Our Stolen Futurea book by Theo Colborn, Dianne Dumanoski, and John Peterson Myers
 
 

 

 
 

The womb mate effect. For a detailed description, see Chapter 3 in Our Stolen Future, or examine the original scientific literature (references below)

If it's after breakfast, think about the uterus of a pregnant mouse (below).

 

 
 

The fetuses (up to 12) are arranged around the uterus one by one.

 

 
 

Each of them has either one or two neighbors, depending upon where they are in the womb. Those neighbors can be either male, or female.

Fred vom Saal discovered that each fetus creates a hormonal gradient around itself, with the nature of the gradient determined by the sex of the fetus. Those gradients affect their neighbors. Thus even within the same womb, maturing fetuses experience slight differences in their hormonal experience. For example, a female fetus with a female on each side (what vom Saal calls a Zero-Male female, or 0M, female; see diagram at right) experiences slightly more estrogen in the womb than a Two-Male (2M) female.

vom Saal and others have shown that these slight differences in fetal hormone experience have profound, life-long consequences for the mouse as it matures. 2M females, for example, once they reach adulthood are more aggressive than 0M females, and less attractive to males. 0M females mature faster than 2M females. 0M males have increased sexual activity compared to 2M males and are more likely to attack and kill baby mice when given the opportunity. In contrast, 2M males are more like females in parenting behavior than are 0M males.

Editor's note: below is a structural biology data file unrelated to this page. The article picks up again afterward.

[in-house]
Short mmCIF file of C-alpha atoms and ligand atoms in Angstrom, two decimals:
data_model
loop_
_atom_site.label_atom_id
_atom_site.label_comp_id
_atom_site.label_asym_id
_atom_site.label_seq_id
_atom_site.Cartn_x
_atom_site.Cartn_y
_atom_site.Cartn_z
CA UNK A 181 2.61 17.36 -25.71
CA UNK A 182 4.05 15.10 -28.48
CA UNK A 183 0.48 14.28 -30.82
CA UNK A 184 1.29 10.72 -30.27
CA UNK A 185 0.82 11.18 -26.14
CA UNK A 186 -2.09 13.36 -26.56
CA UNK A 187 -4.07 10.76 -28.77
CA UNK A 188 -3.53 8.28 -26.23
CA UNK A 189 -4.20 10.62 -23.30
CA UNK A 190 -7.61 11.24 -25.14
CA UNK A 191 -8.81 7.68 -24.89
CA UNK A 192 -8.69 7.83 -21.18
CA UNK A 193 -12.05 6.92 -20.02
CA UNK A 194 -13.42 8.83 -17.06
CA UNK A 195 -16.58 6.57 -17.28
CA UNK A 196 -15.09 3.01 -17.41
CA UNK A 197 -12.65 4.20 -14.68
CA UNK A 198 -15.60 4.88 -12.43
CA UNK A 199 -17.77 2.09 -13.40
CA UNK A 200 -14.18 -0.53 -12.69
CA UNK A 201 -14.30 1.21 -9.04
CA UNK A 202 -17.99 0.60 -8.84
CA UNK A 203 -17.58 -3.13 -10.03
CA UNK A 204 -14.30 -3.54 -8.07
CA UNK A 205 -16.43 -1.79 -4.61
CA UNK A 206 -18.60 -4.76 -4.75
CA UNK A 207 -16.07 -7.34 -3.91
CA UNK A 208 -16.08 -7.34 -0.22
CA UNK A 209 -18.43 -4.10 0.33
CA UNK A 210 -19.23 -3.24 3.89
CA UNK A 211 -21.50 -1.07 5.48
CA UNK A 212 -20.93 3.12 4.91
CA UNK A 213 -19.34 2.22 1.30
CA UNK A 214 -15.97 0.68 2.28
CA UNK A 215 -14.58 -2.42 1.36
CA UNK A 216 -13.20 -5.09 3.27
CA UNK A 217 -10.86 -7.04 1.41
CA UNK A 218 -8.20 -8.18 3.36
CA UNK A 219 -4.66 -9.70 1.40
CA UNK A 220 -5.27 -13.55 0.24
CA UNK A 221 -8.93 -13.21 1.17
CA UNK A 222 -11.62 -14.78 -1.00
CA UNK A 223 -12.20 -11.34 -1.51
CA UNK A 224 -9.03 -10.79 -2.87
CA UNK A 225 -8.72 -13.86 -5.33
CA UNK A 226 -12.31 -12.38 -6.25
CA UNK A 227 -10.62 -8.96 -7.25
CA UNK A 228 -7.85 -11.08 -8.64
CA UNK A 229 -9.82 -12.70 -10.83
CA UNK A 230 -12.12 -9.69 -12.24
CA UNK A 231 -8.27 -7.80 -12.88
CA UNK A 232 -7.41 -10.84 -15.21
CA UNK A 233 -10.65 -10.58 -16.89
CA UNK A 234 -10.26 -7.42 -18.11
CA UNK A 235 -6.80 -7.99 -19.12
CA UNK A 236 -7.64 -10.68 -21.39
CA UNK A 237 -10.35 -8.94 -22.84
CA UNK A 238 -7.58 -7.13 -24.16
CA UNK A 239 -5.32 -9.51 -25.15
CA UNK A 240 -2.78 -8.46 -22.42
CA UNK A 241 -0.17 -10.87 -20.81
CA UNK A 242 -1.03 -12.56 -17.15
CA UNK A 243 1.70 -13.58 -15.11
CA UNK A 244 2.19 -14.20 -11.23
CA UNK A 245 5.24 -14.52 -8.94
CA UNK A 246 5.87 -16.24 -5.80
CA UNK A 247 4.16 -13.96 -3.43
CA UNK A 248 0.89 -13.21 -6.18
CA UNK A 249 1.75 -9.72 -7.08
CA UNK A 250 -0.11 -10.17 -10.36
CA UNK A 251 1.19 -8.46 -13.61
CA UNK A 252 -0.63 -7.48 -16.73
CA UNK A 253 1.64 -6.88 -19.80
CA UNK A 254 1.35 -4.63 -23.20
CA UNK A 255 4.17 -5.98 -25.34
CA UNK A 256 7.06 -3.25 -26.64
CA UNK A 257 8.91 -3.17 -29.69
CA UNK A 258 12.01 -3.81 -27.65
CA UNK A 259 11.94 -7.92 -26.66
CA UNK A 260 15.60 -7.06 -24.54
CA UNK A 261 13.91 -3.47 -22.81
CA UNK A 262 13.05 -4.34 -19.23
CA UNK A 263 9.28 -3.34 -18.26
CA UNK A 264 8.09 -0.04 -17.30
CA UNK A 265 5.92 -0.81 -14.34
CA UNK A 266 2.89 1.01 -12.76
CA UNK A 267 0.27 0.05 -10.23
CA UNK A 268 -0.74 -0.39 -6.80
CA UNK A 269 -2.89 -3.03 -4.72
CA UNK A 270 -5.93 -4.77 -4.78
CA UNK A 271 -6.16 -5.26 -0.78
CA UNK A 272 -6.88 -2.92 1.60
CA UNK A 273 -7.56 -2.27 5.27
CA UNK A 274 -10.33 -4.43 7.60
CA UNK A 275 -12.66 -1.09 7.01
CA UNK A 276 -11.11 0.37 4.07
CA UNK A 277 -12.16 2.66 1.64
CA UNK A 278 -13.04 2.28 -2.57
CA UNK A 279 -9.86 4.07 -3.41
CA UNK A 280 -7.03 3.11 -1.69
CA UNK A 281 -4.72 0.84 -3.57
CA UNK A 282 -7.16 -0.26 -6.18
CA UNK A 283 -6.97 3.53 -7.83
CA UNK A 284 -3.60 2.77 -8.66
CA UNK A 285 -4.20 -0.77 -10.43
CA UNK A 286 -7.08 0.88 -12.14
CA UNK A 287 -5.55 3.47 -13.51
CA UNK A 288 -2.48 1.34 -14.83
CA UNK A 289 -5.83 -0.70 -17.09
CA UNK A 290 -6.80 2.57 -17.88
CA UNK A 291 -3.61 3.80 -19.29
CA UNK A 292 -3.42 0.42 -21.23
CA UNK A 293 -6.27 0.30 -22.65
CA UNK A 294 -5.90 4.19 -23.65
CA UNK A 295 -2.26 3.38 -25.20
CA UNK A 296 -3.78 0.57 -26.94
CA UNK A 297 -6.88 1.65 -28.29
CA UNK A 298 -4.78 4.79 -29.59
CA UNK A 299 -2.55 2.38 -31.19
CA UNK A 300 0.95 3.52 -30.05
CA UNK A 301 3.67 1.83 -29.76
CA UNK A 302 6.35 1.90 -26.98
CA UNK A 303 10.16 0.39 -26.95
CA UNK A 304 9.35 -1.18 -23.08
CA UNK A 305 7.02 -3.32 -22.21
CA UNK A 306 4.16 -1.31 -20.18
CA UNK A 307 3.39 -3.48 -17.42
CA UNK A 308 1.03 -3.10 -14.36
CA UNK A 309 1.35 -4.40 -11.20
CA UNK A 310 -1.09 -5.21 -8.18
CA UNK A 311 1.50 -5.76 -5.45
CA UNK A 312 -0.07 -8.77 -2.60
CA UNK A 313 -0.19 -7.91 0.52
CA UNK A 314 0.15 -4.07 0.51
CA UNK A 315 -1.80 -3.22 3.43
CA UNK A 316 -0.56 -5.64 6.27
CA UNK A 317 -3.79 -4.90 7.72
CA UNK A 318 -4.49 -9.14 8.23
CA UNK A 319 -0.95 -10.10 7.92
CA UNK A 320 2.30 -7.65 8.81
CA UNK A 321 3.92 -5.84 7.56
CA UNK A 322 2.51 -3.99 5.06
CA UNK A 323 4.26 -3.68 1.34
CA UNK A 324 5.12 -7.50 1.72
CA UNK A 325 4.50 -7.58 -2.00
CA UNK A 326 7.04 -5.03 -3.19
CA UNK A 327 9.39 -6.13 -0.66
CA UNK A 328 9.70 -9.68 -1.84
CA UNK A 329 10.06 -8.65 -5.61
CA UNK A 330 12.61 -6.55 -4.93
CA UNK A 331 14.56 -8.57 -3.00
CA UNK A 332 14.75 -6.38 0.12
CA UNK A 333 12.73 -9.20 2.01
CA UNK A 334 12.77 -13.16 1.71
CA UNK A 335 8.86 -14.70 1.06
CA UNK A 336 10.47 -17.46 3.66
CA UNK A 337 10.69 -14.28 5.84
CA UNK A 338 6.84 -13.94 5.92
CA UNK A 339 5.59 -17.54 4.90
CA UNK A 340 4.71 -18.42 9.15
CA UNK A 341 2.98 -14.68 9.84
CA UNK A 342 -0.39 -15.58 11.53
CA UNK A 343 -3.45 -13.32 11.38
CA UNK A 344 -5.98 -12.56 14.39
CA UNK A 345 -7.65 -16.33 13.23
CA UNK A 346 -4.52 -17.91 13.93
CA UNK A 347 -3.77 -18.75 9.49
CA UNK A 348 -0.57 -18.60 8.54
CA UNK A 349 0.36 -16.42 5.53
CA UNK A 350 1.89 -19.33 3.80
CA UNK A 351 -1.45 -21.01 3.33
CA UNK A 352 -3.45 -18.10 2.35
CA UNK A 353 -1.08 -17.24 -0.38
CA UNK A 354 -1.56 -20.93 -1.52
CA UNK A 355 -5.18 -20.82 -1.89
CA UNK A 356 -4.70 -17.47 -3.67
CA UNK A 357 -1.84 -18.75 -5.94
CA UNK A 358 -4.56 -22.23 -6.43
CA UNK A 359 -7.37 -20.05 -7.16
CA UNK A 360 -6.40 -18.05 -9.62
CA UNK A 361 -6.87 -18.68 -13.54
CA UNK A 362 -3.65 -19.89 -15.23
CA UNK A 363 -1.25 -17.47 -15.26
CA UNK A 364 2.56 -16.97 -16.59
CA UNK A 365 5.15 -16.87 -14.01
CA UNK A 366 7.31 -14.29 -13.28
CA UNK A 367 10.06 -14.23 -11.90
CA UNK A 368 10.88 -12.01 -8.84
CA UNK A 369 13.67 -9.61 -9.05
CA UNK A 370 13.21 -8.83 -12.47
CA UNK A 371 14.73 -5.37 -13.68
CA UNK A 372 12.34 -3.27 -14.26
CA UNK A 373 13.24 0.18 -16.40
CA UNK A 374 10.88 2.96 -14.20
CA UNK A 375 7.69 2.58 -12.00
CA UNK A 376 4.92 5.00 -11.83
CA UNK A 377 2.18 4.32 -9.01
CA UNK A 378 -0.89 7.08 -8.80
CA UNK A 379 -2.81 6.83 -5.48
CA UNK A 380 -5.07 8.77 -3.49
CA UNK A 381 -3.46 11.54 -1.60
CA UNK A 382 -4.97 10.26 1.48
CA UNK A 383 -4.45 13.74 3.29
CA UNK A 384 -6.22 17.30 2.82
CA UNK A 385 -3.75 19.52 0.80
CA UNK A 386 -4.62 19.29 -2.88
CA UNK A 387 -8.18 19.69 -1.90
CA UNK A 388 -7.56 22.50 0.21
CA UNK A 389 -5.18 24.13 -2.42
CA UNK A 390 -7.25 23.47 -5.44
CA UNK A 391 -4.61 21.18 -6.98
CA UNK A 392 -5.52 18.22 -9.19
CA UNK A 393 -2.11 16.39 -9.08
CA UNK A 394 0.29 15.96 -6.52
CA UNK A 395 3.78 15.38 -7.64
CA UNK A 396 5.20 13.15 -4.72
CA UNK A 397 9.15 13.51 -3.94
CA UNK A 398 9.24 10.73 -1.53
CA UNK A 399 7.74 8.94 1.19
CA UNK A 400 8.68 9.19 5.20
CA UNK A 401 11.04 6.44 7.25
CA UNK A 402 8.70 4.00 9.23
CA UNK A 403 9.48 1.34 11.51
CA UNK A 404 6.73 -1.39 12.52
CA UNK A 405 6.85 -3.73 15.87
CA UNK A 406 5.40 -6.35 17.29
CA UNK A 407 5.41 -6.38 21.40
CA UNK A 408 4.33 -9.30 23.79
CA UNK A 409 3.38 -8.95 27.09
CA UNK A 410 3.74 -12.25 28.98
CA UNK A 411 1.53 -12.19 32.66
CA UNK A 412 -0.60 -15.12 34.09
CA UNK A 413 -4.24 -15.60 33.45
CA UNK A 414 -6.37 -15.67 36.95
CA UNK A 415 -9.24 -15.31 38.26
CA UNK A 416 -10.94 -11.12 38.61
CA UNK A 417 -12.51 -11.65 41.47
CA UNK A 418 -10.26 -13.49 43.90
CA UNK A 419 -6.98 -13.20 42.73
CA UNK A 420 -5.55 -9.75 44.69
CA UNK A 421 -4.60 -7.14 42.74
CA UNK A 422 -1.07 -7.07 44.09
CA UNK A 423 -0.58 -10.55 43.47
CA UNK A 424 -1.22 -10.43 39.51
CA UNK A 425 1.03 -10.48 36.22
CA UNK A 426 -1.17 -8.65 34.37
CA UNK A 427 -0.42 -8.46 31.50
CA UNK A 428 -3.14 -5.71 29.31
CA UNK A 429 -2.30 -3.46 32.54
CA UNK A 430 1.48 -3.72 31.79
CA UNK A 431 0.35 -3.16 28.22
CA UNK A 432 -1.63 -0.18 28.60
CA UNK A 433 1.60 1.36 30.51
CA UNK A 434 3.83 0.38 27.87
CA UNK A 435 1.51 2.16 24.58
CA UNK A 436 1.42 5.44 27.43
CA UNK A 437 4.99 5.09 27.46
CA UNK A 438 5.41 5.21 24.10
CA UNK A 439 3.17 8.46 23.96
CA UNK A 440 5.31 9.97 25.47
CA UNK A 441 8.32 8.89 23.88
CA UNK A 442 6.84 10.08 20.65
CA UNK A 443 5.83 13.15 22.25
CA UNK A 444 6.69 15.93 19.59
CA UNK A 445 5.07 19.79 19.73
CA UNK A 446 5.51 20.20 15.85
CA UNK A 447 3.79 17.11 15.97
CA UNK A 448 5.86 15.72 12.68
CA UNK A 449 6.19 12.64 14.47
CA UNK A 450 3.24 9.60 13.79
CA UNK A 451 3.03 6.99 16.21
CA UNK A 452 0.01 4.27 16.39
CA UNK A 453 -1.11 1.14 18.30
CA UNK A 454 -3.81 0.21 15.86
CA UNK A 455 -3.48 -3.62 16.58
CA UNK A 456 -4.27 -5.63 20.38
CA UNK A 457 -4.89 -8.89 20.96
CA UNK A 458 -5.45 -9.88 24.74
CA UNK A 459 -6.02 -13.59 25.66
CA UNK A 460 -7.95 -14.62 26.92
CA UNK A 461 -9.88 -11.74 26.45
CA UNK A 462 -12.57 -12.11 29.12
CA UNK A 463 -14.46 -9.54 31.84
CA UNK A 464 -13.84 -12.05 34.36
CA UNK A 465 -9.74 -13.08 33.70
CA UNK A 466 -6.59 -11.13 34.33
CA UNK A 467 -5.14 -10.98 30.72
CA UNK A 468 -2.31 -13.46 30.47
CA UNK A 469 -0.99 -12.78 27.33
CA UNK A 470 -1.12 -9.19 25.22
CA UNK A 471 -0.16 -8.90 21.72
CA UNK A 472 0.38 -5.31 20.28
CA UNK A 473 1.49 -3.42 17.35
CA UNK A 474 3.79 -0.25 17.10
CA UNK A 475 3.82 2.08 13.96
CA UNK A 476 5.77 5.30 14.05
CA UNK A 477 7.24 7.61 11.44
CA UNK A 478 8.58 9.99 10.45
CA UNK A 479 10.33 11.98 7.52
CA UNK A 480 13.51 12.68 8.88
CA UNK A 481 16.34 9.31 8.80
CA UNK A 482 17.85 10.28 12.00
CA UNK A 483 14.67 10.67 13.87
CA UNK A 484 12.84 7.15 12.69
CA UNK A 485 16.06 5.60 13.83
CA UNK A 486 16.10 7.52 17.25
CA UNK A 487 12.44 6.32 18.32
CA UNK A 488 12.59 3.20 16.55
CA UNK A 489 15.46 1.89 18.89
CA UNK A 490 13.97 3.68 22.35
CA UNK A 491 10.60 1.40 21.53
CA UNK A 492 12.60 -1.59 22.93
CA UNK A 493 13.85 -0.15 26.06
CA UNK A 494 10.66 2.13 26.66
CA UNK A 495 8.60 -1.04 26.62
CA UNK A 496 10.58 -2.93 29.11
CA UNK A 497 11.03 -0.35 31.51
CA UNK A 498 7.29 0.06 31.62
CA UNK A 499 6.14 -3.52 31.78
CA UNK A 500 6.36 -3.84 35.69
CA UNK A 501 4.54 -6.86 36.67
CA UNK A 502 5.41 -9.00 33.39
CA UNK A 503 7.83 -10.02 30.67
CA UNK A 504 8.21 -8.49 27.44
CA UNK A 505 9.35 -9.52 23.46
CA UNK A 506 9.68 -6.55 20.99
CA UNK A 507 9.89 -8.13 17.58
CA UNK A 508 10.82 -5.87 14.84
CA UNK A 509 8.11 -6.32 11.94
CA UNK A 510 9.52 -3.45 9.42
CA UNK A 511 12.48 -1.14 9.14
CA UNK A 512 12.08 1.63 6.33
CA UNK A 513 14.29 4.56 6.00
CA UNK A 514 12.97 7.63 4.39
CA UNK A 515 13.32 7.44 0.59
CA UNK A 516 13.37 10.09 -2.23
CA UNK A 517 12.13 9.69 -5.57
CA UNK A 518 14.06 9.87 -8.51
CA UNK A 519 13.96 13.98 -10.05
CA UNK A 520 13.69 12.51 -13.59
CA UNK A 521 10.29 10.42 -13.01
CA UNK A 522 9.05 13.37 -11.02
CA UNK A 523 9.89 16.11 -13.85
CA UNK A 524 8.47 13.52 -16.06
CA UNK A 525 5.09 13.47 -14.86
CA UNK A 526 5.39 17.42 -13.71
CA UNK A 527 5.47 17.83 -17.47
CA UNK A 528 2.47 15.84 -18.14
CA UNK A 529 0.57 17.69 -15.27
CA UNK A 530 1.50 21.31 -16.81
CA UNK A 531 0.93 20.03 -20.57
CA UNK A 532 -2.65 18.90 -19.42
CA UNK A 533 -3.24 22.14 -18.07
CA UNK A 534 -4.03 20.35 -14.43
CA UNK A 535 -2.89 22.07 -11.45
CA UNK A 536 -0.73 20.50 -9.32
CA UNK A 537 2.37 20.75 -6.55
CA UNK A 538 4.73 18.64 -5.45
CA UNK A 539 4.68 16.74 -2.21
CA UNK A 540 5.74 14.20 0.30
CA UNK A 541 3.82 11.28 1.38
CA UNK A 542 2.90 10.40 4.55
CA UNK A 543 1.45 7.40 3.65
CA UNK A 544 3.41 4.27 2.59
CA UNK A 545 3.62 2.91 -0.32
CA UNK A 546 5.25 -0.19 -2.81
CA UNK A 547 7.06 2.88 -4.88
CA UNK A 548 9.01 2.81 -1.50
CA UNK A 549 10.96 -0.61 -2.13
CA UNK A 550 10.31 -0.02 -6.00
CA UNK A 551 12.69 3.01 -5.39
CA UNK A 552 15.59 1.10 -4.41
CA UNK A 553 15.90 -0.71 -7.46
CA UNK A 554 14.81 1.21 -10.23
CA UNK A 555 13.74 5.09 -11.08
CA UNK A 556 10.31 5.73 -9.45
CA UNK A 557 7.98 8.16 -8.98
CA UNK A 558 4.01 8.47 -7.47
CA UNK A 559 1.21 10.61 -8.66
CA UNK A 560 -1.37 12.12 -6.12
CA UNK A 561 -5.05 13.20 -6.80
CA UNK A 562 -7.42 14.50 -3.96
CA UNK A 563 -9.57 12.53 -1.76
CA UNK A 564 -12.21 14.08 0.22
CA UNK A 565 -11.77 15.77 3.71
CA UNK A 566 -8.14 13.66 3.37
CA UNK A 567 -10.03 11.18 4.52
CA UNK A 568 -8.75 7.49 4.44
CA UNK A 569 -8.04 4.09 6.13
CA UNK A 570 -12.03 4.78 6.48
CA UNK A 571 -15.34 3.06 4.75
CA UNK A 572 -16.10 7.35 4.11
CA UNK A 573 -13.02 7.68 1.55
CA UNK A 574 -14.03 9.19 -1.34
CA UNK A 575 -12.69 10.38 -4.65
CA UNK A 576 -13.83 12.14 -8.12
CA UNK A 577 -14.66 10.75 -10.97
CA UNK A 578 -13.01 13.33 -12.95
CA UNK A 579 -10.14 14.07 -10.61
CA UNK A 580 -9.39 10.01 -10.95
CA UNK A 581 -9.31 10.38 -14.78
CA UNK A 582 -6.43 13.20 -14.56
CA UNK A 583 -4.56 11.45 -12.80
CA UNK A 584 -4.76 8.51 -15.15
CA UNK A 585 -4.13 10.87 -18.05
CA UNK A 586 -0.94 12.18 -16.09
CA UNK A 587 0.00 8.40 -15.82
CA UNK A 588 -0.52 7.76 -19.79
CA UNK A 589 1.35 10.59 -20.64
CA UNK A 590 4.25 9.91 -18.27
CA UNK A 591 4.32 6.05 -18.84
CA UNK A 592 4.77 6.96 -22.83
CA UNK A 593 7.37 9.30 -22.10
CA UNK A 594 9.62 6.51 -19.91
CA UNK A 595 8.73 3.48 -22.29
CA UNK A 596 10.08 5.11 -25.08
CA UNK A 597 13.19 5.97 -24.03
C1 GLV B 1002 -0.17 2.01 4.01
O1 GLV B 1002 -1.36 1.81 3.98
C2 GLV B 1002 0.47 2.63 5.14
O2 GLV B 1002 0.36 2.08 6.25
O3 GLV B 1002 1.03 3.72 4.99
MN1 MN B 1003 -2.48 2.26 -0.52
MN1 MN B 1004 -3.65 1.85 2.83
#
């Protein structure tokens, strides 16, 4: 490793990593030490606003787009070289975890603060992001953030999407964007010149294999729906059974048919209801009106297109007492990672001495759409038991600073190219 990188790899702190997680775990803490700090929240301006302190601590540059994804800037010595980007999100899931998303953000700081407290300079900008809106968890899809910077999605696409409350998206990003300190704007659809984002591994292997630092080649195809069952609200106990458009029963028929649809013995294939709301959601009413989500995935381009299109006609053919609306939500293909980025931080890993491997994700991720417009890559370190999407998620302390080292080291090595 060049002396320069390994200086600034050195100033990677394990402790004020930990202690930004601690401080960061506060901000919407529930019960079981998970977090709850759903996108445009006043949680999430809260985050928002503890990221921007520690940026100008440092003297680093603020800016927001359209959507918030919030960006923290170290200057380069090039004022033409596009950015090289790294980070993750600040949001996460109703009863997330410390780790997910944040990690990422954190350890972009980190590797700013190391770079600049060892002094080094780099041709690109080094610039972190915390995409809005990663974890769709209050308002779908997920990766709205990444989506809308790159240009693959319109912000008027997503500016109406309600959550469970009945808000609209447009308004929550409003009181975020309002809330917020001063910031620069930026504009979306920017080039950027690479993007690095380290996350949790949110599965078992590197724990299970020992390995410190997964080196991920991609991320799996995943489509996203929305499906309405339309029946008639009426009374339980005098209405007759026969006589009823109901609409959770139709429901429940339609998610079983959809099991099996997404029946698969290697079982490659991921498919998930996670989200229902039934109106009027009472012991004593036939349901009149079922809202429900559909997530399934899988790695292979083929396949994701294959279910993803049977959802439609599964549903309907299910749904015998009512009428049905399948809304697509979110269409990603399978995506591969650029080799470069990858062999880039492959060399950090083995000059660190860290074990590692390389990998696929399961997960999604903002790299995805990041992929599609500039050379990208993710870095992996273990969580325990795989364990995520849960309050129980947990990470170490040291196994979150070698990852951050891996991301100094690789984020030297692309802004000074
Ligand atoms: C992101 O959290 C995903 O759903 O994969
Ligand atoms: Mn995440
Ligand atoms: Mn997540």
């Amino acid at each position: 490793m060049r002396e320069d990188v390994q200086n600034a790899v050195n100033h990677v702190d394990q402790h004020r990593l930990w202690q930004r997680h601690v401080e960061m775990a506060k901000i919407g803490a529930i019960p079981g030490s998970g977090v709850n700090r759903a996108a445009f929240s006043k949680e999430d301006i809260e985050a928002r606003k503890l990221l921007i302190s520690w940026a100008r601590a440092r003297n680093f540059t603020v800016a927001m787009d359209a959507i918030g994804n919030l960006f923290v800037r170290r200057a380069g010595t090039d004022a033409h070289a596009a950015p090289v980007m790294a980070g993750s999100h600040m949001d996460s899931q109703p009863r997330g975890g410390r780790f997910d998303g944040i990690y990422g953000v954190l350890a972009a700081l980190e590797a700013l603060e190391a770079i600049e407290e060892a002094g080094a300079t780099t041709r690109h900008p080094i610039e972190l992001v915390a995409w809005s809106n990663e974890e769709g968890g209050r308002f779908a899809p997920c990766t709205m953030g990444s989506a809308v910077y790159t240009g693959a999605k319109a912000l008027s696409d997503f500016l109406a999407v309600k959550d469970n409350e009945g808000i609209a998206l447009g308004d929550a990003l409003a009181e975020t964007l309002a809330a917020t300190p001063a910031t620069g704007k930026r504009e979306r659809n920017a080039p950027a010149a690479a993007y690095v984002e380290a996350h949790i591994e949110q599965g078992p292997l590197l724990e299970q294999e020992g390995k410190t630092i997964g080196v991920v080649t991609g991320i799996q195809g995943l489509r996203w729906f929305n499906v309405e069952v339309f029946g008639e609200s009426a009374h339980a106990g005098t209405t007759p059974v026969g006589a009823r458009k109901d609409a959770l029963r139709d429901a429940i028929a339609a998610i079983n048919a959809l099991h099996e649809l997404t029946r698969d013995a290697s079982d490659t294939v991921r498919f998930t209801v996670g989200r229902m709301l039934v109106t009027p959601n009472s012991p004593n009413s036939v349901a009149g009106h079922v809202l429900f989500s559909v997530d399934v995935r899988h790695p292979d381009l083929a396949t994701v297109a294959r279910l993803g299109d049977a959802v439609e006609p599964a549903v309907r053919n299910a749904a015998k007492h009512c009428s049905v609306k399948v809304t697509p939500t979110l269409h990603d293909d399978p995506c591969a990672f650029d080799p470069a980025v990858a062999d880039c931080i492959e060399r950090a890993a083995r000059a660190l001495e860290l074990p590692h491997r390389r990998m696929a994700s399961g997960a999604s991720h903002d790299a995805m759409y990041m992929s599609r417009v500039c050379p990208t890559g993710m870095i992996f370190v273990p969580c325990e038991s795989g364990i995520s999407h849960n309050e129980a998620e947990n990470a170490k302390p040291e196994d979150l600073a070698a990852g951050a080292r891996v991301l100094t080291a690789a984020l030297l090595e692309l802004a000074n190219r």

What is astonishing about these results is how small the differences in fetal hormone experience actually are. 0M vs 2M females differ in experience by only 35 parts per trillion of estradiol (a form of estrogen) and 1 part per billion testosterone. vom Saal's evidence on the impact of these low level variations gave the first hints of the possibility that endocrine disrupting chemicals might also work at low exposure levels.

 

 
 

vom Saal, F, and F. Bronson. 1980. Sexual characteristics of adult female mice are correlated with their blood testosterone levels during prenatal development. Science 208:597-99.

vom Saal, F. 1984. The intrauterine position phenomenon: effects on physiology, aggressive behavior and population dynamics in house mice. in Biological Perspectives on Aggression, K. Flannelly, R. Blanchard and D. Blanchard (eds). Progress in Clinical Biology Research 169:135-179.

vom Saal, F., and J Vandenbergh. 1987. Regulation of puberty and its consequences on population dynamics of mice. American Zoologist 27:891-98.

vom Saal, F. 1989. Sexual differentiation in litter bearing mammals: influence of sex of adjacent fetuses in utero. Journal of Animal Science 67:1824-40.

 

 
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